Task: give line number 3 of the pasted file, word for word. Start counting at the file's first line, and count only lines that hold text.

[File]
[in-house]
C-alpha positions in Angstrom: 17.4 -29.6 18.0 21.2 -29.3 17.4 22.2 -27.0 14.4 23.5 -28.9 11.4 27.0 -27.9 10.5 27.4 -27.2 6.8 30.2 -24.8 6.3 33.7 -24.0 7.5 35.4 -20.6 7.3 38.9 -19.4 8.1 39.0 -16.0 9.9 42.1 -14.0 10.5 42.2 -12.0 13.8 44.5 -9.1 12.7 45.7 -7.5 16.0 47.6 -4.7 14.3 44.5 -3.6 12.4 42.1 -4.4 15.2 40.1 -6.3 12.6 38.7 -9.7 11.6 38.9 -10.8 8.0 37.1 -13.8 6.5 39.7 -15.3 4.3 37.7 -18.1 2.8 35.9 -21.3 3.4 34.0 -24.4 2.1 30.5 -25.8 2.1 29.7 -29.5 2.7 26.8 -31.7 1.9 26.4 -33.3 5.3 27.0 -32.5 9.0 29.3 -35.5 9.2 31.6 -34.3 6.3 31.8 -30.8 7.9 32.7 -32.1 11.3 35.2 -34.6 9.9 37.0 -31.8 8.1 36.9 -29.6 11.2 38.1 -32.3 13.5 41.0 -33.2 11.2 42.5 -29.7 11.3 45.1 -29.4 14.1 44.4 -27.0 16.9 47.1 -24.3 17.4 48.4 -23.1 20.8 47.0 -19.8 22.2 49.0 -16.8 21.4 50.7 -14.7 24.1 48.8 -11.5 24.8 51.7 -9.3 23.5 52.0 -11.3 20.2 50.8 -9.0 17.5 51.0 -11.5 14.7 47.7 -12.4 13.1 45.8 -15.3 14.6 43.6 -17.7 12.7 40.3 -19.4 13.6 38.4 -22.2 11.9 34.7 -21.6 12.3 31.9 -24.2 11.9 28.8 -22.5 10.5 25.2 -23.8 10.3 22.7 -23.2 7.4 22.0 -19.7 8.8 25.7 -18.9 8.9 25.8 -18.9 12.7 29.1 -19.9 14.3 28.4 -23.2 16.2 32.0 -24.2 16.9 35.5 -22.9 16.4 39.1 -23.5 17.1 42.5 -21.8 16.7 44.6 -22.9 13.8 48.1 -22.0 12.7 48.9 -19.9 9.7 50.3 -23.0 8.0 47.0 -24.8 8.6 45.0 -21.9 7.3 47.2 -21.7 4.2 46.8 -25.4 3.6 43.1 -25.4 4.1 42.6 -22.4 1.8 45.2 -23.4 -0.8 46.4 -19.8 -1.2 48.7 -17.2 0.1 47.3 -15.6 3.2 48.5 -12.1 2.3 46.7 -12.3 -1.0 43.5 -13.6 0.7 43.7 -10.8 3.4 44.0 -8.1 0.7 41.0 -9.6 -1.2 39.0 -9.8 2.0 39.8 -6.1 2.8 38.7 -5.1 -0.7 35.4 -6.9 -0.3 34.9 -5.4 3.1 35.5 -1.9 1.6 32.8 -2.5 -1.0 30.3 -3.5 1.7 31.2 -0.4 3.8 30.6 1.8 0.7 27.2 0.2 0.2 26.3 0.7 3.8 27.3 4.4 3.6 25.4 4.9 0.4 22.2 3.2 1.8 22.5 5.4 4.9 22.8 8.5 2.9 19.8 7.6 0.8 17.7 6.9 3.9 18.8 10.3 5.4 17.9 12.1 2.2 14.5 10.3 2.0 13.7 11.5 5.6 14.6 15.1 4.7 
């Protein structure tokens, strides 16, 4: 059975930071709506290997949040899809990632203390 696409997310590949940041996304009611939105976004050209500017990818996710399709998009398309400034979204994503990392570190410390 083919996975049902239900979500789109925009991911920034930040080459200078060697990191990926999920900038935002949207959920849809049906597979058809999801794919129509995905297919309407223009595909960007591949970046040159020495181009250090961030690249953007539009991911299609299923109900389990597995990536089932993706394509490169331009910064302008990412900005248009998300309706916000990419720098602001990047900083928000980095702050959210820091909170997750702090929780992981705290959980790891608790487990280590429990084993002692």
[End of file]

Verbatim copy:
């Protein structure tokens, strides 16, 4: 059975930071709506290997949040899809990632203390 696409997310590949940041996304009611939105976004050209500017990818996710399709998009398309400034979204994503990392570190410390 083919996975049902239900979500789109925009991911920034930040080459200078060697990191990926999920900038935002949207959920849809049906597979058809999801794919129509995905297919309407223009595909960007591949970046040159020495181009250090961030690249953007539009991911299609299923109900389990597995990536089932993706394509490169331009910064302008990412900005248009998300309706916000990419720098602001990047900083928000980095702050959210820091909170997750702090929780992981705290959980790891608790487990280590429990084993002692």